Wanna know the parameters I use to judge? Simple – I consider three different avenues of instrument research:
With this deliberately broad instrument analysis, I end up with a well-rounded and real-world-grounded recommendation for each instrument type.
I mean, we all work hard for our cash, so why not maximize what we get for it, right?!
Researching to bring you the 7 best crash cymbals for 2018 was no easy task. There are more cymbal manufacturers than ever this year, and some of the new boutique options are quite good, but, as is usually the case, more pricey.
I’ve been very impressed with some models from Amedia, Matt Nolan, Bettis Customs… but they’re a little out of most people’s prices ranges, so… if you want to look up how beautiful they are and G.A.S. away, be my guest. 😉
Also, I’m not limiting the picks to ‘dark’, ‘light’, or ‘exotic’ cymbals. I personally have all ranges of crashes because, when I go to record a song, I pick the cymbals to use based on how they sound with the basic tracks of the song. Sometimes even my favorite cymbal just doesn’t sound right for a particular song, so it’s good to have a wide variety of timbres and resonances in your cymbal arsenal.
Lastly, you must know that I have ZERO affiliation with any particular cymbal company, so I get no kick-backs, side-cash or free products from the manufacturers because of what I say here; my choices are simply what I find work best in the studio and/or live, and give me the professional sound I’m always aiming for.
So that’s how I was able to take you through the ongoing reconnaissance of the ‘crash cymbal’ market. With dizzying dozens of options out there, it helps to have a guide map through the maze of seismic sizzle. So… hope you found a winner for YOUR kit!
As a bonus insight for you, I started my research by asking a slew of friends who are professional drummers their opinions. I asked this one simple question:
“What is your favorite crash cymbal? The one you couldn’t live without if you could only use one?”
They all responded with the list you see below, as well as vivid descriptors of the lusciousness of their particular pick. Heck, their answers already have me G.A.S.-ing for a couple! Here are their choices, in no particular order:
Steve Nolton (“Simon Vitale Band”; “Aretha Franklin”):
The Paiste Signature 16″ and 18″ Medium Thin Crash.
He would love him some Zildjian K‘s though!
Gabe Helguera (DrumBeatsOnline.com; “I Prevail”):
The 20″ Meinl Byzance
extra thin, hand-hammered crash!!
Danny Cox (DannyCoxMusic.com):
“Depends on the music, but I’ve got a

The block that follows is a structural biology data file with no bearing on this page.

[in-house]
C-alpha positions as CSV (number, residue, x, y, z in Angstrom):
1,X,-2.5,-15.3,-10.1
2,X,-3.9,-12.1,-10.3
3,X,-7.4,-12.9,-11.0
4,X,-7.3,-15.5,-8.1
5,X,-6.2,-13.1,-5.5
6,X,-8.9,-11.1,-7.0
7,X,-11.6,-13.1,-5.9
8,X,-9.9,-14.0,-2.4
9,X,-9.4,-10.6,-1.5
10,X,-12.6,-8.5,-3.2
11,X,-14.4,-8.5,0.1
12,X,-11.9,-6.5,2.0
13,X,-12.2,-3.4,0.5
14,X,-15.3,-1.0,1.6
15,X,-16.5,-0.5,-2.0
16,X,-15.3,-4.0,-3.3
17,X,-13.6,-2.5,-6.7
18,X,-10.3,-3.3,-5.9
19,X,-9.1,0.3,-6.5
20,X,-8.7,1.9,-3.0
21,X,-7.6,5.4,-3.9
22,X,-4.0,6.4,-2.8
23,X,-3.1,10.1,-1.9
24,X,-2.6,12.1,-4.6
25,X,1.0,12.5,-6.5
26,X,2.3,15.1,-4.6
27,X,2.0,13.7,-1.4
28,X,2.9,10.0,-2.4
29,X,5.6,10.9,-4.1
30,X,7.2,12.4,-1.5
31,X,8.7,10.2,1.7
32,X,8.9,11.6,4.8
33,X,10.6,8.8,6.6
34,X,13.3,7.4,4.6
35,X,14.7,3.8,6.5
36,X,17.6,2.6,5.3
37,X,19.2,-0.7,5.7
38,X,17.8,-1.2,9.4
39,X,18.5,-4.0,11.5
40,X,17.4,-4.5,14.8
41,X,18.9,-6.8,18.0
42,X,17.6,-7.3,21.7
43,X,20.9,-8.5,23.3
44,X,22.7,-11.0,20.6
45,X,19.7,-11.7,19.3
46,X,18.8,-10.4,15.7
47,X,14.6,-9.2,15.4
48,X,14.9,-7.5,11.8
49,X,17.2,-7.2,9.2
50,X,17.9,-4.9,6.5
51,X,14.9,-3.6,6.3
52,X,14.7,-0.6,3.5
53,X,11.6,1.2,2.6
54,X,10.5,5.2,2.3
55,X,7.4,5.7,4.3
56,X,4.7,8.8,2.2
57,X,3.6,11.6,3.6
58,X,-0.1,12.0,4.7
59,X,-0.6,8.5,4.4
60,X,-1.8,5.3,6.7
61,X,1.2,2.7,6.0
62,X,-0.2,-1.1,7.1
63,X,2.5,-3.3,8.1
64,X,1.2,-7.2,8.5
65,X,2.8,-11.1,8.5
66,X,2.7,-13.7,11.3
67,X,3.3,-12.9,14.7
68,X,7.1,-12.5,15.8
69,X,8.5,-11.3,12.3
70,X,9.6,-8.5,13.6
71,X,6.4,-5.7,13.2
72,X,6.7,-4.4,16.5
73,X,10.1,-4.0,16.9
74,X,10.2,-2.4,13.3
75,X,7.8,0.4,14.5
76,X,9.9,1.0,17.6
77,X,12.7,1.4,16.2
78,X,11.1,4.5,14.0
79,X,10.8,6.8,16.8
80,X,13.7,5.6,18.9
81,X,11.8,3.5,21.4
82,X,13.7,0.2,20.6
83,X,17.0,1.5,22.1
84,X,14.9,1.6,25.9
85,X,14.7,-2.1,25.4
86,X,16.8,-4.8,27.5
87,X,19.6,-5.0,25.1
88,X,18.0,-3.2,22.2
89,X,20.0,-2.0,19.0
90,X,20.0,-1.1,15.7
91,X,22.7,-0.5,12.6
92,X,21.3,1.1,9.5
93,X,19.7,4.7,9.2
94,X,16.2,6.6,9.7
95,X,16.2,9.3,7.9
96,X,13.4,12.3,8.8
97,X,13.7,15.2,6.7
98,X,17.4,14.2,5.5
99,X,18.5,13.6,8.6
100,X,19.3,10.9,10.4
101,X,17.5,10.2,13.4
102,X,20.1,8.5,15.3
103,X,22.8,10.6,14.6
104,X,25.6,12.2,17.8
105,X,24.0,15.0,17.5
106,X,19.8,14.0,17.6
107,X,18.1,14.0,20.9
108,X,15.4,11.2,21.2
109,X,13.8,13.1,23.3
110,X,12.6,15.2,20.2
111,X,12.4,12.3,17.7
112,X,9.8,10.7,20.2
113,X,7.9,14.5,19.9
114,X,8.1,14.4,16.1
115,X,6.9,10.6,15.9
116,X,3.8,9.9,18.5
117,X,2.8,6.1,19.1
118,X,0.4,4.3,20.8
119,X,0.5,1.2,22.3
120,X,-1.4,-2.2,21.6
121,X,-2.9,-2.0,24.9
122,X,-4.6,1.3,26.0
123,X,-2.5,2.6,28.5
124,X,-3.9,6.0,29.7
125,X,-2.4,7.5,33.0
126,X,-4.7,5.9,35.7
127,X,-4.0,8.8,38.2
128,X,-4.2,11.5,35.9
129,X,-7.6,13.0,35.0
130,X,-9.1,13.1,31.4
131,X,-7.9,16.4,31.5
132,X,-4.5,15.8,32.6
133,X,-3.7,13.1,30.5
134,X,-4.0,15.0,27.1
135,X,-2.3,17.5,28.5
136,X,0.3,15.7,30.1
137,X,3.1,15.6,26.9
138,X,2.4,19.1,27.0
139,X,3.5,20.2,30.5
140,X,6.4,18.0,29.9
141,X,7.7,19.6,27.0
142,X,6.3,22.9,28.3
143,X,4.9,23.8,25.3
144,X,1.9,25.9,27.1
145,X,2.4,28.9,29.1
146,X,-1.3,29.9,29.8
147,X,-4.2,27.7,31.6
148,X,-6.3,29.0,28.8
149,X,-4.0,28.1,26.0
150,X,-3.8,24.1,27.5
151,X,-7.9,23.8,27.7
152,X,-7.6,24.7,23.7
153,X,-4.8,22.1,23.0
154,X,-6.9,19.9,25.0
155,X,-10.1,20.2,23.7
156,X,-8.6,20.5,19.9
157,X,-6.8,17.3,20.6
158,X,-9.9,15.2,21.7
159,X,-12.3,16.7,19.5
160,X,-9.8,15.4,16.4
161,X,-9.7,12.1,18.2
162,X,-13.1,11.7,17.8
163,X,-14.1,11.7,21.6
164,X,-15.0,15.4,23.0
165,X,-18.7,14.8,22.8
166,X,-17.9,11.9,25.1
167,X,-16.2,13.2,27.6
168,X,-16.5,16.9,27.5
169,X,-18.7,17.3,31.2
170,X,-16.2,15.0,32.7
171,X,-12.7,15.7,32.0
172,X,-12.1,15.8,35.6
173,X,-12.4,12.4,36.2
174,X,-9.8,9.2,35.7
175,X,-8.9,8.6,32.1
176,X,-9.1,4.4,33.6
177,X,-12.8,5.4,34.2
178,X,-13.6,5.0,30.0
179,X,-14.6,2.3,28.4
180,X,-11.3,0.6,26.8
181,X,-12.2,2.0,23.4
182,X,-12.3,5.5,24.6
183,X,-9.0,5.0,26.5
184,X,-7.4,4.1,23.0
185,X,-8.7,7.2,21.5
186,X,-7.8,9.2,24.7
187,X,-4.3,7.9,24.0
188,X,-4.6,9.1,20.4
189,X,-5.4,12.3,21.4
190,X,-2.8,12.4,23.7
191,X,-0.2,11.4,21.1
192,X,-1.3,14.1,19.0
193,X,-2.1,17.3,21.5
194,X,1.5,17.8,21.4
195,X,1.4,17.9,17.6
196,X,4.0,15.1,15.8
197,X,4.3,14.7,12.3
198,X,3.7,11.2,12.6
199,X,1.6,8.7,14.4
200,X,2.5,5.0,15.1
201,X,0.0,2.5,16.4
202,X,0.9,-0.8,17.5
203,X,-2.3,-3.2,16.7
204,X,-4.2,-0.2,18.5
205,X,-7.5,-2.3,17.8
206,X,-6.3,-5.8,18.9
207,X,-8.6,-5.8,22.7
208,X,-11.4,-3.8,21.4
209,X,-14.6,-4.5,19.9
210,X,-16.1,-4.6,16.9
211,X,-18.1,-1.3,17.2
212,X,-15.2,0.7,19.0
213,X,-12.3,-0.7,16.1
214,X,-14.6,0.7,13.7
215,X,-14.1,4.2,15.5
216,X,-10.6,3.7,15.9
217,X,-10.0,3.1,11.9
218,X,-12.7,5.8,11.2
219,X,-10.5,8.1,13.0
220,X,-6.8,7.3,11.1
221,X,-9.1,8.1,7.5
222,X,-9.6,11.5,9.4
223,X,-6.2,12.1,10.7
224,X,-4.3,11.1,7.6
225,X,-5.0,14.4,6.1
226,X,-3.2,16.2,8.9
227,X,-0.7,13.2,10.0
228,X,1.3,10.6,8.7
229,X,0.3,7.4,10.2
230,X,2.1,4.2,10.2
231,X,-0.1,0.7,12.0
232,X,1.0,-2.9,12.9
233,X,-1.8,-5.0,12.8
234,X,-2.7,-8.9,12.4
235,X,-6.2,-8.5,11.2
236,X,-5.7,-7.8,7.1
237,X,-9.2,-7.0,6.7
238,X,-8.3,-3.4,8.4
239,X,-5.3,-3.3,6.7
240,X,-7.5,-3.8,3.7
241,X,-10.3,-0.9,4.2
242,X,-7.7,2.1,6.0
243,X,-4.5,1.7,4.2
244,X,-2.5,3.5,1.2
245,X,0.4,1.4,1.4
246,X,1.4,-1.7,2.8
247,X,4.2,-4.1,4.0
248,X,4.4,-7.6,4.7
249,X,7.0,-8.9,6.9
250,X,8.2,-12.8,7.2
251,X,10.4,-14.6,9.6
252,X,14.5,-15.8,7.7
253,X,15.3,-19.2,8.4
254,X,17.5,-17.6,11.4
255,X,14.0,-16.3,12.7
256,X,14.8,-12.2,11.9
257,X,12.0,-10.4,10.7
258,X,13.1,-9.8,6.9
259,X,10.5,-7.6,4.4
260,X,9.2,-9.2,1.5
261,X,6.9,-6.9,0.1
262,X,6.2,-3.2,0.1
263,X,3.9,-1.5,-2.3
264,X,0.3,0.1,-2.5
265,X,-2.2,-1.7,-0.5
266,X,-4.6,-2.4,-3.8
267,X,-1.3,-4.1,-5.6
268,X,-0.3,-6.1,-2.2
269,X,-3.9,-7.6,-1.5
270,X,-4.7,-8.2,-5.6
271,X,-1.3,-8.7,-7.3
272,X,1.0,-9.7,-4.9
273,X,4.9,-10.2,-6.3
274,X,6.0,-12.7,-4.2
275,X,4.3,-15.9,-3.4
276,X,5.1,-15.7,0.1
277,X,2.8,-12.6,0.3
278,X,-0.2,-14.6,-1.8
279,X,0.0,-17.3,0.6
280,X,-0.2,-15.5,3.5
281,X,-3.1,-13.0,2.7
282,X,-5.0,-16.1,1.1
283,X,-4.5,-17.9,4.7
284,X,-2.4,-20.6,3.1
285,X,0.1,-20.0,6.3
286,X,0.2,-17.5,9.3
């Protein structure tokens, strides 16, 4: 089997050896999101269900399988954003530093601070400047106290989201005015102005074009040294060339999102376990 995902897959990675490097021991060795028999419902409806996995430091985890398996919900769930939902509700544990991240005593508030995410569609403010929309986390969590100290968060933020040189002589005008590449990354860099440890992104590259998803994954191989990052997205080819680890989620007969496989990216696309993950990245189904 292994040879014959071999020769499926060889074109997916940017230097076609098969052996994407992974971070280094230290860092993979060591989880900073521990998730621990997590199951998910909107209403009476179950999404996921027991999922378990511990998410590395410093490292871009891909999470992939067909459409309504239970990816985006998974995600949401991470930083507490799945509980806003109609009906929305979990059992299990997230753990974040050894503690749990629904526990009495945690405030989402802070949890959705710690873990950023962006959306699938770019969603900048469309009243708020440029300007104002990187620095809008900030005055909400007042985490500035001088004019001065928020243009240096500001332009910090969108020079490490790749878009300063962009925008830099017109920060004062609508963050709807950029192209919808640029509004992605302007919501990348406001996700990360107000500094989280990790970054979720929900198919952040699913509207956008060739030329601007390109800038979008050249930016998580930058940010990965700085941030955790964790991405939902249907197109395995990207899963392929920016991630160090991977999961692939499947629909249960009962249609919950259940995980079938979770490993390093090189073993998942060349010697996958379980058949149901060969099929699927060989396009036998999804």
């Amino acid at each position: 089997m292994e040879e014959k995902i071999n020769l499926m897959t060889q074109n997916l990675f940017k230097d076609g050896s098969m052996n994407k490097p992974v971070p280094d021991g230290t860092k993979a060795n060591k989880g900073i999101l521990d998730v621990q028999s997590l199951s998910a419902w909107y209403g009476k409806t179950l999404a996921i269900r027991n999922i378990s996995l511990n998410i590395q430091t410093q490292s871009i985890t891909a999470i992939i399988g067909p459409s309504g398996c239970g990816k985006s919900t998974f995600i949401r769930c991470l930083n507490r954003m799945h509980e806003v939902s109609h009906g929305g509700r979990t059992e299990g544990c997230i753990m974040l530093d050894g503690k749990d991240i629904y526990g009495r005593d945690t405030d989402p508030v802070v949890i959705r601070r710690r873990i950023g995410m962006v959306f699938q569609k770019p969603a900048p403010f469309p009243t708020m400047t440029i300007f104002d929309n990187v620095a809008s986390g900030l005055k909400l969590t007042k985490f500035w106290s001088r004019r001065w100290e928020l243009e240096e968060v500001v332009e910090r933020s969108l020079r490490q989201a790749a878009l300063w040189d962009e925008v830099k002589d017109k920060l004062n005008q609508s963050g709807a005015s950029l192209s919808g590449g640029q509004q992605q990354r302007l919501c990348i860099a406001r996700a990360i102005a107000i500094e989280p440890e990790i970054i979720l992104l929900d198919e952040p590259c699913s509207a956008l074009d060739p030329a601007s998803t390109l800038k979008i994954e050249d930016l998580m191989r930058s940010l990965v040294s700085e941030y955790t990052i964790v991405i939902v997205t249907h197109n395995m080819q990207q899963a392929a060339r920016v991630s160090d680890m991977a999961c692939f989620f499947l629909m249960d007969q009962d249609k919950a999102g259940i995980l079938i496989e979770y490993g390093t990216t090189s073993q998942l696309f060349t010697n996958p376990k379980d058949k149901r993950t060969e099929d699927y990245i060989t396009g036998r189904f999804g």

nice set of the new Avedis ‘A’-s, and
I love them. I also like Avedis ‘K’-s.”
The Paiste Signature Series
15 or 16 ‘Fast Crash’,
or the same sizes in the
‘Full Crash’ series.
Brad Giamo (“Barbara Payton”;
“Mainstreet Soul”; “Allie Louise”):
“It really depends on what type of music
I’ll be playing, but for a non-specific-type gig…
any good medium 18″ with a good attack & sustain.”
Veronica Ellis ( ‘Trash Not Garbage’; C.M.U. Symphonic Band, Percussion Ensemble, Marching Band; student of Dr. Andrew Spencer):
Veronica knows her stuff; she works day in and day out with music equipment at Guitar Center in Allen Park. She loves music, and her knowledge and helpfulness stand out from the pack.
Why don’t more women go into drums, I ask you?! ;-0
Her pick is: “The Sabian 15″ AAX-Plosion Crash! One of my personal favorites. The thin design with the raw bell gives the perfect amount of swell, body, and decay. Great for recording, the softer, full cymbal sound is smooth, but the decay is short enough for it not to be too washy. Not to mention, raw bell for days!”
Can you tell she knows cymbals?! LOL
Alright, so now you have all the info you need to go nab a great, new investment towards a rich future of bashing, swiping, zinging, stroking, crashing, exhilerating fun!
In the final analysis, it’s all about bringing your music to life well, either on the stage, or in the recording sessions. Each of these options I’ve given you today will not let you down in those areas; instead, you’ll find yourself smiling about the sound, and having some money left over for your next G.A.S.-y dream buy!
Lemme know how these choices work for you, either live or in the studio, by writing us in the Comments section. Our shared stories weave an enlightening tapestry of experience that can point our sound in the right directions and keep our wallets… heavy with saved cash.
Think I’ll go bash on these for a while and get my blood movin’. In the meantime, expand your cymbal on the cheap with these great picks, and…
… go… make… sounds!!